WASHINGTON — US President Donald Trump Tuesday unveiled long-awaited details of a US plan for solving the Israeli-Palestinian conflict, warning it may represent the last chance at statehood for the Palestinians.
Trump’s plan calls for the eventual creation of a Palestinian state, but it falls far short of minimal Palestinian demands and would leave sizable chunks of the West Bank in Israeli hands.
With visiting Prime Minister Benjamin Netanyahu standing beside him, Trump presented the plan at a White House ceremony filled with other Israeli officials and allies, including evangelical Christian leaders and wealthy Republican donors, three Gulf ambassadors, but no Palestinian, Egyptian, Jordanian or Saudi representatives.
“Today, Israel takes a big step towards peace,” Trump told a White House news conference as he revealed key points of a plan already resoundingly rejected by Palestinian leaders.
“My vision presents a win-win opportunity for both sides, a realistic two state solution that resolves the risk of Palestinian statehood to Israel’s security,” Trump said.
The US plan was warmly welcomed by Israel’s prime minister, who called it a “historic day” for the Jewish state.
Trump’s proposal, Netanyahu said, would involve the United States recognizing Jewish settlements as part of Israel — something later confirmed by the US administration.
The ceremony came amid Trump’s impeachment trial and a US election year, and after Netanyahu was indicted on counts of fraud, breach of trust and bribery in three separate cases earlier in the day. The longtime Israeli leader, who denies any wrongdoing, also faces a March 2 parliamentary election, Israel’s third in less than a year.
The 50-page plan builds on a 30-page economic plan for the West Bank and Gaza that was unveiled last June and which the Palestinians have also rejected.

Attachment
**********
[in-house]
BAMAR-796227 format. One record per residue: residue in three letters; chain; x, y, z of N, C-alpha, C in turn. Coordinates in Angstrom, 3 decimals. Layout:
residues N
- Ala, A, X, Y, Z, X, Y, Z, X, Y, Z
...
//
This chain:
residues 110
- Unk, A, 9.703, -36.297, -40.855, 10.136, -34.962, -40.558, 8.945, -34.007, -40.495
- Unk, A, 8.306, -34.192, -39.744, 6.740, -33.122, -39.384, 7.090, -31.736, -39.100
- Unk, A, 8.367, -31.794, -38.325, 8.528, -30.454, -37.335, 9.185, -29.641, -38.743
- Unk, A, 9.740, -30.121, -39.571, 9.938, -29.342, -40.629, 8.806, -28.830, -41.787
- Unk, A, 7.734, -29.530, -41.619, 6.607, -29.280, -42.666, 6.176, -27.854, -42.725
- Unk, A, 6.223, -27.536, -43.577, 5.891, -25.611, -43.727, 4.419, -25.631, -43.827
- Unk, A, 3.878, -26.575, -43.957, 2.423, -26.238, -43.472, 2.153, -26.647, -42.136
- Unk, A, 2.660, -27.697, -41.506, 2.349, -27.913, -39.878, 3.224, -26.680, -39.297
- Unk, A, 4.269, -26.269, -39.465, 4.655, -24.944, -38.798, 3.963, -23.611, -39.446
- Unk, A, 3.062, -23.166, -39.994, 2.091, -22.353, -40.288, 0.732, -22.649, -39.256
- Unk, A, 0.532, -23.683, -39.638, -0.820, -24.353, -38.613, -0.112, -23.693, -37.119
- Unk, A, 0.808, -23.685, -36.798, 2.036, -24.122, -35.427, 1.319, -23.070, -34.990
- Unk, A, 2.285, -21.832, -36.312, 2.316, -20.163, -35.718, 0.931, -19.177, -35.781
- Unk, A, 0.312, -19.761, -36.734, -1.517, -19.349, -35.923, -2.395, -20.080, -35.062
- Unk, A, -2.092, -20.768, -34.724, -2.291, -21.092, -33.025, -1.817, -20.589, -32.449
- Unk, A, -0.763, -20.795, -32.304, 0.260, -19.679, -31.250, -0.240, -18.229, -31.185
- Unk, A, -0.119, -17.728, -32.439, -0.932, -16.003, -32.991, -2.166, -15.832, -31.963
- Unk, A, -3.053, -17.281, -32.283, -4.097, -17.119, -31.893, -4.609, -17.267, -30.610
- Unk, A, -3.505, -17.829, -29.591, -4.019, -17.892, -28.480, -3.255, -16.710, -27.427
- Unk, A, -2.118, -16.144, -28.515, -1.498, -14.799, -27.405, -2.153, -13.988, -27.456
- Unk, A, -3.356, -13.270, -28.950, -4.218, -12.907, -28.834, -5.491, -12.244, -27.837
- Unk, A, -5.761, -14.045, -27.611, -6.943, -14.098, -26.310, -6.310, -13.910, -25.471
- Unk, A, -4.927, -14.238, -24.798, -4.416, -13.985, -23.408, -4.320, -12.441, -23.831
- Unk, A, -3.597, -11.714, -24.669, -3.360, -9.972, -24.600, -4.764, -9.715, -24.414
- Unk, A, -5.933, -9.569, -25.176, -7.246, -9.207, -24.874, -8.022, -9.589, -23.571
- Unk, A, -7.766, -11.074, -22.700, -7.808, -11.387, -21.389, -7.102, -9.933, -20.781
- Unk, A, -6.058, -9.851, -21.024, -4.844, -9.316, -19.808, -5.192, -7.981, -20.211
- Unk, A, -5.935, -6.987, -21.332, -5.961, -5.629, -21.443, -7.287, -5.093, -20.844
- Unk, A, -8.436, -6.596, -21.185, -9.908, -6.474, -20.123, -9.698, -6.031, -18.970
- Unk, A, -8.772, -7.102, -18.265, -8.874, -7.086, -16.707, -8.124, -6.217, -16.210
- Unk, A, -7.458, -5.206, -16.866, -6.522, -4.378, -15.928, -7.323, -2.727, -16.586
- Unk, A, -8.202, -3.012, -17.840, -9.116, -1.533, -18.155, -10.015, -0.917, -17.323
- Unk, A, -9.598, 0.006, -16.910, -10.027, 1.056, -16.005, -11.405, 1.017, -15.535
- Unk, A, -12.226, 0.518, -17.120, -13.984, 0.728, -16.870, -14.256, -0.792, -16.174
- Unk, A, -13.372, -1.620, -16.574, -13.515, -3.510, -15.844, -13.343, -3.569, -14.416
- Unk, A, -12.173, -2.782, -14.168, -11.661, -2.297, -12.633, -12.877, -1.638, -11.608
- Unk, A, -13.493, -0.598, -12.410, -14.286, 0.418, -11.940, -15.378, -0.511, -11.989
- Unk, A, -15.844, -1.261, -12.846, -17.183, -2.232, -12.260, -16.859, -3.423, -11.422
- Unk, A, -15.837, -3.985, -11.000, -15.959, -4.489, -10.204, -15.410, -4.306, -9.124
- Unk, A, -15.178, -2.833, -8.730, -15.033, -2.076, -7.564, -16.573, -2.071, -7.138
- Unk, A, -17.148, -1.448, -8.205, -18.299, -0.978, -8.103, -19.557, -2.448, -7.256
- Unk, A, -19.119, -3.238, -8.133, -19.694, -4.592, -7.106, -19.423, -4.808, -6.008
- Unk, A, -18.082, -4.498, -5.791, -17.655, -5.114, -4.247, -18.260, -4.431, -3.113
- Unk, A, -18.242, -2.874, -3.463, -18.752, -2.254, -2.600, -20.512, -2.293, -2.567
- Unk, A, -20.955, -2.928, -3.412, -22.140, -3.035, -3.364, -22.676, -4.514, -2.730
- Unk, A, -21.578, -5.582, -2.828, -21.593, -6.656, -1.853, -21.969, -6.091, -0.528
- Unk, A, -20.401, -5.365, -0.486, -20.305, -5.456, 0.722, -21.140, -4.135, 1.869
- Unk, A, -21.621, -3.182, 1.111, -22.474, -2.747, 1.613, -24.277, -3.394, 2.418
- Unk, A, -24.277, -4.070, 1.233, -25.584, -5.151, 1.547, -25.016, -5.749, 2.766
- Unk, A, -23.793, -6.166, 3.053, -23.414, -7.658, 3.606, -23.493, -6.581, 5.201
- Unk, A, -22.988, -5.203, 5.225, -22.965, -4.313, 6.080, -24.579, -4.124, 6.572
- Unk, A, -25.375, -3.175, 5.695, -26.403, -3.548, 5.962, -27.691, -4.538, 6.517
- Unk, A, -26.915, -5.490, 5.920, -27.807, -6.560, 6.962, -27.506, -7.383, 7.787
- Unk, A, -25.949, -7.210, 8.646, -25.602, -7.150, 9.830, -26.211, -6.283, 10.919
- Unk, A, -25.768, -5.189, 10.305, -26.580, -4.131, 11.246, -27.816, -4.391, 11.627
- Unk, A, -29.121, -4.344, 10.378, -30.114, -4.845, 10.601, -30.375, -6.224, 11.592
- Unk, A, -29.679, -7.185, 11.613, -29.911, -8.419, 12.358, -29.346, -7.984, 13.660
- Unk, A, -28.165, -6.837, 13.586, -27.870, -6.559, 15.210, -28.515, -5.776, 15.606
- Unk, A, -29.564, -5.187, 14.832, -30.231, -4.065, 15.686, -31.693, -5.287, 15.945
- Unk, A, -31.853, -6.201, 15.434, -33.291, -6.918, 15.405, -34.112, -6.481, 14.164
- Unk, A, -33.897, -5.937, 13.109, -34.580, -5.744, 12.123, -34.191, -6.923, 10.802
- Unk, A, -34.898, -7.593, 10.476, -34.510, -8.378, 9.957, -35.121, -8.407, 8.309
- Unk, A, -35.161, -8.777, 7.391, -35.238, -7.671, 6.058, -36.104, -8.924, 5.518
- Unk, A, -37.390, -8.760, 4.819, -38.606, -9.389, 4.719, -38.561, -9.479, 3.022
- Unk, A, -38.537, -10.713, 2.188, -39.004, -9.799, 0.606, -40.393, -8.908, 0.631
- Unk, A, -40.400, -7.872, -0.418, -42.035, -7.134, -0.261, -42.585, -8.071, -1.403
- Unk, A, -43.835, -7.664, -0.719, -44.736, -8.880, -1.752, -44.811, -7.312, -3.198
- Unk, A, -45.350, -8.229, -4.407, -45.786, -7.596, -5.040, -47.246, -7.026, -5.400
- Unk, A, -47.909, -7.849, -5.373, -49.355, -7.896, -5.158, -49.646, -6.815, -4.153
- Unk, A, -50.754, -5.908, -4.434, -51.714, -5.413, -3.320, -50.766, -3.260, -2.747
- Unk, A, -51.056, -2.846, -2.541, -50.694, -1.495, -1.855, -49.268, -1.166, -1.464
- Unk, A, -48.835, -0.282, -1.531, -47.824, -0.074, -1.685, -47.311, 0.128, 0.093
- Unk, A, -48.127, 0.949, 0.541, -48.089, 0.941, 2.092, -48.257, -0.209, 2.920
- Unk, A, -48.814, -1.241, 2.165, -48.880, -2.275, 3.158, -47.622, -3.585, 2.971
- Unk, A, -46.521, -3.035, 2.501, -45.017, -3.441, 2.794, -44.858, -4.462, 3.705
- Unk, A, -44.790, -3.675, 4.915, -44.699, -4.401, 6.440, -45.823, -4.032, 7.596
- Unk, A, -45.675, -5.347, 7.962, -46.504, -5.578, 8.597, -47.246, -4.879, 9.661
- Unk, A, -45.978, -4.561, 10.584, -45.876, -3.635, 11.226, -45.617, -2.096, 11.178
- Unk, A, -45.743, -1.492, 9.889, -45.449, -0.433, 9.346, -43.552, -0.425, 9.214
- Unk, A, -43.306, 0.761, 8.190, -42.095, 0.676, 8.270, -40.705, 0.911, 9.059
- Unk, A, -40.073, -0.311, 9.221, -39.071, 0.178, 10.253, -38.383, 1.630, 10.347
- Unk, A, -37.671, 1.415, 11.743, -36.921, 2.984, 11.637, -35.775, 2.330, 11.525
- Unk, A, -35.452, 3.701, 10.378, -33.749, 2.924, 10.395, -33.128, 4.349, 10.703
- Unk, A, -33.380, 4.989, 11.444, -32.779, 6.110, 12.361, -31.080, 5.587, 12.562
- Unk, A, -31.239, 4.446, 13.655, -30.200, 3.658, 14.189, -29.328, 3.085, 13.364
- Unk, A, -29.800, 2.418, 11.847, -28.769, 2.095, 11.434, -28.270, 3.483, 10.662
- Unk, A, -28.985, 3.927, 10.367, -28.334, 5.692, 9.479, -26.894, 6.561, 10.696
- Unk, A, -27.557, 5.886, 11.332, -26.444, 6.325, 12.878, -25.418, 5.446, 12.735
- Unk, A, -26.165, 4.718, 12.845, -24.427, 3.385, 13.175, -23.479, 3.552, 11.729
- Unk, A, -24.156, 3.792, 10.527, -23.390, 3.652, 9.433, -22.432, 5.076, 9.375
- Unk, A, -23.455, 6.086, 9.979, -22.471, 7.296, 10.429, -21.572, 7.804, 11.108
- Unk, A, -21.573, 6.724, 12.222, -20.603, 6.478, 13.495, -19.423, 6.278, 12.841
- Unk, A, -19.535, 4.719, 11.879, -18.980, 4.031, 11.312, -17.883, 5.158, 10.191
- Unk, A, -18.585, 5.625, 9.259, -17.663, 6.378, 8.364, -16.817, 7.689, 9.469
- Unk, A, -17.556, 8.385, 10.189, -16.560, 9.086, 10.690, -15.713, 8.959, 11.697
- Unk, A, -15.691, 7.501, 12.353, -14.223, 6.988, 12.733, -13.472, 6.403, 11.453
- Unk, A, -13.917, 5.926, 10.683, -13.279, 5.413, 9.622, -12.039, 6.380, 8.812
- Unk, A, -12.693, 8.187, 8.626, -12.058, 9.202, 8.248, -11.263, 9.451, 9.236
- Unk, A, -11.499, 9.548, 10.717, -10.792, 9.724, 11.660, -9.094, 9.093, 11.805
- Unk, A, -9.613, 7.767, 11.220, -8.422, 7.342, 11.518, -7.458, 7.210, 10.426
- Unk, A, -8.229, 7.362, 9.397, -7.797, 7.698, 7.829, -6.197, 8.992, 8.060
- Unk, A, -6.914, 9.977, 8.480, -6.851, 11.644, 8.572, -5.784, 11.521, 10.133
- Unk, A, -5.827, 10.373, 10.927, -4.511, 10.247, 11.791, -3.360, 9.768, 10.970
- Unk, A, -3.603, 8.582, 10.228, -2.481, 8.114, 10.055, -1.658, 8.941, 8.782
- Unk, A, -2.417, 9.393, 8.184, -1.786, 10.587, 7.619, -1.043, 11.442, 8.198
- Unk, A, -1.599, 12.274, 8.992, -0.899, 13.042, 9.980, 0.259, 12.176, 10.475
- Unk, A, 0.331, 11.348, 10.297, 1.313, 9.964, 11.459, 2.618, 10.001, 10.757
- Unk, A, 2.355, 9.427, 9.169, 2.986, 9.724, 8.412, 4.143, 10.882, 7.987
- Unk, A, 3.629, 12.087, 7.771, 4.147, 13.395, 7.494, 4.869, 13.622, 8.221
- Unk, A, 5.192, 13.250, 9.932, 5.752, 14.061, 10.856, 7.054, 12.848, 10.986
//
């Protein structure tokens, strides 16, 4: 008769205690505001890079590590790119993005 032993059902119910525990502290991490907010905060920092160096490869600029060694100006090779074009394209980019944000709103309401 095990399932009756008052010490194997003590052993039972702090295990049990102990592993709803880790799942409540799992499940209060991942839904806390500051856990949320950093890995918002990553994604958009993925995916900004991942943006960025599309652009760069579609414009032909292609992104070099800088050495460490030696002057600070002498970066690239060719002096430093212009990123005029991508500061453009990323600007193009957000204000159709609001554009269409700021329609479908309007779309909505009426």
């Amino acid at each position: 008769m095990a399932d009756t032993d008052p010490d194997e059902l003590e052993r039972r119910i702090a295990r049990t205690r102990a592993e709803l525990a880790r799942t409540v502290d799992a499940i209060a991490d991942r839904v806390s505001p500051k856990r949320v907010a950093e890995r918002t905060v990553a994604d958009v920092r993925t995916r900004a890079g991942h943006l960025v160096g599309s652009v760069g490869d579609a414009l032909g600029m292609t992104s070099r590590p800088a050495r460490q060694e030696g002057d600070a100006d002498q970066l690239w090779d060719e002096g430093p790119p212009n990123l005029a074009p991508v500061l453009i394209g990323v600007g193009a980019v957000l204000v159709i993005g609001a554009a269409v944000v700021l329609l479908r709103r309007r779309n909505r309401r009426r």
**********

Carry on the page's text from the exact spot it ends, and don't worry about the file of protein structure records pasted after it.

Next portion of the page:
The plan envisions a future Palestinian state consisting of the West Bank and Gaza, connected by a combination of roads and tunnels. It also would give small areas of southern Israel to the Palestinians as compensation for lost West Bank land, and controversially opens the possibility of transferring Arab majority towns in northern Israel to Palestinian control
But the many caveats, and ultimate overall Israeli security control west of the Jordan, made the deal a nonstarter for the Palestinians.
The White House later released — and Trump tweeted out — a map of the proposed borders of what was described as a “demilitarized” Palestinian state.
“We will also work to create a contiguous territory within the future Palestinian state, for when the conditions for statehood are met, including the firm rejection of terrorism,” Trump said as he called on the Palestinians to turn their back on the Hamas terror group — which immediately rejected the peace proposal.
The map shows a West Bank area for a future Palestinian state — containing some 15 Israeli settlement enclaves — connected to the Gaza Strip area by a tunnel. This would technically fulfill Trump’s promise of a contiguous Palestinian state.
Trump acknowledged that he has done a lot for Israel, but he said he wanted the deal to be a “great deal for the Palestinians.”
He said his vision gives the Palestinians the time needed for them to meet the challenges of statehood.
The only concession the plan appears to demand of Israel is a four-year freeze on the establishment of new Israeli settlements in certain areas of the West Bank. But Netanyahu clarified later that this only applied to areas where there are no settlements and Israel has no immediate plans to annex, and that he considered the plan to impose no limitations on construction.